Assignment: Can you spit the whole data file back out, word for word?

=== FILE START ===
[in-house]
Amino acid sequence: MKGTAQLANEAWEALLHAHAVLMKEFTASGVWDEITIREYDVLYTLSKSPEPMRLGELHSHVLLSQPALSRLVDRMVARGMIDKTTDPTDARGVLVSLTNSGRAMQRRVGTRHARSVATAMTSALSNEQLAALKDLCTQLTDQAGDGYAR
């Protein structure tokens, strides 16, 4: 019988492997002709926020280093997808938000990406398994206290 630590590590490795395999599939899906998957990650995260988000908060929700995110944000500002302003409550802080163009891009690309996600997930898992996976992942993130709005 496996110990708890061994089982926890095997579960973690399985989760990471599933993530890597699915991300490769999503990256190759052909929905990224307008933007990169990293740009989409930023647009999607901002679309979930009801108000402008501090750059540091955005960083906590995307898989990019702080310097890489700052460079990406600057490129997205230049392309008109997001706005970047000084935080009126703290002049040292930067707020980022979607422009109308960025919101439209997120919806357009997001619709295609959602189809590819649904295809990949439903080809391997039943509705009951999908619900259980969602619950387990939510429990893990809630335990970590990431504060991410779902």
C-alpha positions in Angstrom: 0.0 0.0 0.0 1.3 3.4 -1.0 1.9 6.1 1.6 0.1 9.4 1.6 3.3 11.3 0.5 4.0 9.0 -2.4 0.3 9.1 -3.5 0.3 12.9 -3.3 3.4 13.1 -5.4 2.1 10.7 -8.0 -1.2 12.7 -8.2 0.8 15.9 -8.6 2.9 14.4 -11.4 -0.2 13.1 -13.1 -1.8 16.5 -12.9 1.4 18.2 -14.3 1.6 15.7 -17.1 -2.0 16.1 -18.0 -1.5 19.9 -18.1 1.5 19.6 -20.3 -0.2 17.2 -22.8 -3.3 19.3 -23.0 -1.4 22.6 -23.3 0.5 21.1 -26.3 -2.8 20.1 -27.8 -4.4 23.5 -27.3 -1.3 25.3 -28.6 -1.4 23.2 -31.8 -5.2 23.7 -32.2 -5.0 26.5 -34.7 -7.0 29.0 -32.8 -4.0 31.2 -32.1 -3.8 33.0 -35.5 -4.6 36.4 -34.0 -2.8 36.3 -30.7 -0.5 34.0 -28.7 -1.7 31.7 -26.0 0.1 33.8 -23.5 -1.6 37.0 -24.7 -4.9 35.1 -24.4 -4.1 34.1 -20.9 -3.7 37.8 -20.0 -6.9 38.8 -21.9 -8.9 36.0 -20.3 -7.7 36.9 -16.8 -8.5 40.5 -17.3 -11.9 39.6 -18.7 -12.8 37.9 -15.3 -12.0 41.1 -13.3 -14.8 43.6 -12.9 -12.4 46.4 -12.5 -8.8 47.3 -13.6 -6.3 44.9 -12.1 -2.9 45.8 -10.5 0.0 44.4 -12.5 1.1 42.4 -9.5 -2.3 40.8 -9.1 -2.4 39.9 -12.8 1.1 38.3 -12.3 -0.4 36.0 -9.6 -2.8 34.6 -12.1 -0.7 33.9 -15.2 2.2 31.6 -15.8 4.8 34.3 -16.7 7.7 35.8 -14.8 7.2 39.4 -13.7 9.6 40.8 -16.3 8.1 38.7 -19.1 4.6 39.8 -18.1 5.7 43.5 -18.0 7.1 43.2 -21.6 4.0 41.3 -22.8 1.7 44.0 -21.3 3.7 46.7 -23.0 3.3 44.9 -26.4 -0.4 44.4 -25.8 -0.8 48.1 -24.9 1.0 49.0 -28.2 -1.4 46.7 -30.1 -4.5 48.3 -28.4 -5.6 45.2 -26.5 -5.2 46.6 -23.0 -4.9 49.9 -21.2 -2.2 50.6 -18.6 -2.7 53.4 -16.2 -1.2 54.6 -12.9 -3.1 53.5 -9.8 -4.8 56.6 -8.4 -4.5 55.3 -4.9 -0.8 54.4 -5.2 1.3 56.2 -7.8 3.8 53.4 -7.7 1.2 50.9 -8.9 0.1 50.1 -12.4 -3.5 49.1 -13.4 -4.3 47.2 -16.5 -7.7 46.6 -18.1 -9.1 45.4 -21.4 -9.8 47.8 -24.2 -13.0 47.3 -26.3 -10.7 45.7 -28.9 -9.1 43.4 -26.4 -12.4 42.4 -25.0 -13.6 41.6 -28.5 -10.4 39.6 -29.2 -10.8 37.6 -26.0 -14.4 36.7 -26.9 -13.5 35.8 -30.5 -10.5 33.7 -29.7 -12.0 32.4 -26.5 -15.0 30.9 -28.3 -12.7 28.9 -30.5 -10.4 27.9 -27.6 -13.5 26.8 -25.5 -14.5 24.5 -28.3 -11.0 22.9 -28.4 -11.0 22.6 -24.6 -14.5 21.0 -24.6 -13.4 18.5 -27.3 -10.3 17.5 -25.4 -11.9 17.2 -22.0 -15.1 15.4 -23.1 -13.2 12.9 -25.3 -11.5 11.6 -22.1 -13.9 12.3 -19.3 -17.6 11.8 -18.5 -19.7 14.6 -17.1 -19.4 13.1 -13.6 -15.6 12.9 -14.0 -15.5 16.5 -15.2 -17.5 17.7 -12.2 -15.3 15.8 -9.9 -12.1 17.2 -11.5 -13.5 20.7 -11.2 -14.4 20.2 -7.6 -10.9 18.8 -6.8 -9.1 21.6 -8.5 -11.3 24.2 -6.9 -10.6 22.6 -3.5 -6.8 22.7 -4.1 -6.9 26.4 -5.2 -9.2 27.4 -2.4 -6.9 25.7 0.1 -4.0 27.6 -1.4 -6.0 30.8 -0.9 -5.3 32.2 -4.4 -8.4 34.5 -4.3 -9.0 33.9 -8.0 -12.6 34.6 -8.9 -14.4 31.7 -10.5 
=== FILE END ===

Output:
[in-house]
Amino acid sequence: MKGTAQLANEAWEALLHAHAVLMKEFTASGVWDEITIREYDVLYTLSKSPEPMRLGELHSHVLLSQPALSRLVDRMVARGMIDKTTDPTDARGVLVSLTNSGRAMQRRVGTRHARSVATAMTSALSNEQLAALKDLCTQLTDQAGDGYAR
């Protein structure tokens, strides 16, 4: 019988492997002709926020280093997808938000990406398994206290 630590590590490795395999599939899906998957990650995260988000908060929700995110944000500002302003409550802080163009891009690309996600997930898992996976992942993130709005 496996110990708890061994089982926890095997579960973690399985989760990471599933993530890597699915991300490769999503990256190759052909929905990224307008933007990169990293740009989409930023647009999607901002679309979930009801108000402008501090750059540091955005960083906590995307898989990019702080310097890489700052460079990406600057490129997205230049392309008109997001706005970047000084935080009126703290002049040292930067707020980022979607422009109308960025919101439209997120919806357009997001619709295609959602189809590819649904295809990949439903080809391997039943509705009951999908619900259980969602619950387990939510429990893990809630335990970590990431504060991410779902």
C-alpha positions in Angstrom: 0.0 0.0 0.0 1.3 3.4 -1.0 1.9 6.1 1.6 0.1 9.4 1.6 3.3 11.3 0.5 4.0 9.0 -2.4 0.3 9.1 -3.5 0.3 12.9 -3.3 3.4 13.1 -5.4 2.1 10.7 -8.0 -1.2 12.7 -8.2 0.8 15.9 -8.6 2.9 14.4 -11.4 -0.2 13.1 -13.1 -1.8 16.5 -12.9 1.4 18.2 -14.3 1.6 15.7 -17.1 -2.0 16.1 -18.0 -1.5 19.9 -18.1 1.5 19.6 -20.3 -0.2 17.2 -22.8 -3.3 19.3 -23.0 -1.4 22.6 -23.3 0.5 21.1 -26.3 -2.8 20.1 -27.8 -4.4 23.5 -27.3 -1.3 25.3 -28.6 -1.4 23.2 -31.8 -5.2 23.7 -32.2 -5.0 26.5 -34.7 -7.0 29.0 -32.8 -4.0 31.2 -32.1 -3.8 33.0 -35.5 -4.6 36.4 -34.0 -2.8 36.3 -30.7 -0.5 34.0 -28.7 -1.7 31.7 -26.0 0.1 33.8 -23.5 -1.6 37.0 -24.7 -4.9 35.1 -24.4 -4.1 34.1 -20.9 -3.7 37.8 -20.0 -6.9 38.8 -21.9 -8.9 36.0 -20.3 -7.7 36.9 -16.8 -8.5 40.5 -17.3 -11.9 39.6 -18.7 -12.8 37.9 -15.3 -12.0 41.1 -13.3 -14.8 43.6 -12.9 -12.4 46.4 -12.5 -8.8 47.3 -13.6 -6.3 44.9 -12.1 -2.9 45.8 -10.5 0.0 44.4 -12.5 1.1 42.4 -9.5 -2.3 40.8 -9.1 -2.4 39.9 -12.8 1.1 38.3 -12.3 -0.4 36.0 -9.6 -2.8 34.6 -12.1 -0.7 33.9 -15.2 2.2 31.6 -15.8 4.8 34.3 -16.7 7.7 35.8 -14.8 7.2 39.4 -13.7 9.6 40.8 -16.3 8.1 38.7 -19.1 4.6 39.8 -18.1 5.7 43.5 -18.0 7.1 43.2 -21.6 4.0 41.3 -22.8 1.7 44.0 -21.3 3.7 46.7 -23.0 3.3 44.9 -26.4 -0.4 44.4 -25.8 -0.8 48.1 -24.9 1.0 49.0 -28.2 -1.4 46.7 -30.1 -4.5 48.3 -28.4 -5.6 45.2 -26.5 -5.2 46.6 -23.0 -4.9 49.9 -21.2 -2.2 50.6 -18.6 -2.7 53.4 -16.2 -1.2 54.6 -12.9 -3.1 53.5 -9.8 -4.8 56.6 -8.4 -4.5 55.3 -4.9 -0.8 54.4 -5.2 1.3 56.2 -7.8 3.8 53.4 -7.7 1.2 50.9 -8.9 0.1 50.1 -12.4 -3.5 49.1 -13.4 -4.3 47.2 -16.5 -7.7 46.6 -18.1 -9.1 45.4 -21.4 -9.8 47.8 -24.2 -13.0 47.3 -26.3 -10.7 45.7 -28.9 -9.1 43.4 -26.4 -12.4 42.4 -25.0 -13.6 41.6 -28.5 -10.4 39.6 -29.2 -10.8 37.6 -26.0 -14.4 36.7 -26.9 -13.5 35.8 -30.5 -10.5 33.7 -29.7 -12.0 32.4 -26.5 -15.0 30.9 -28.3 -12.7 28.9 -30.5 -10.4 27.9 -27.6 -13.5 26.8 -25.5 -14.5 24.5 -28.3 -11.0 22.9 -28.4 -11.0 22.6 -24.6 -14.5 21.0 -24.6 -13.4 18.5 -27.3 -10.3 17.5 -25.4 -11.9 17.2 -22.0 -15.1 15.4 -23.1 -13.2 12.9 -25.3 -11.5 11.6 -22.1 -13.9 12.3 -19.3 -17.6 11.8 -18.5 -19.7 14.6 -17.1 -19.4 13.1 -13.6 -15.6 12.9 -14.0 -15.5 16.5 -15.2 -17.5 17.7 -12.2 -15.3 15.8 -9.9 -12.1 17.2 -11.5 -13.5 20.7 -11.2 -14.4 20.2 -7.6 -10.9 18.8 -6.8 -9.1 21.6 -8.5 -11.3 24.2 -6.9 -10.6 22.6 -3.5 -6.8 22.7 -4.1 -6.9 26.4 -5.2 -9.2 27.4 -2.4 -6.9 25.7 0.1 -4.0 27.6 -1.4 -6.0 30.8 -0.9 -5.3 32.2 -4.4 -8.4 34.5 -4.3 -9.0 33.9 -8.0 -12.6 34.6 -8.9 -14.4 31.7 -10.5 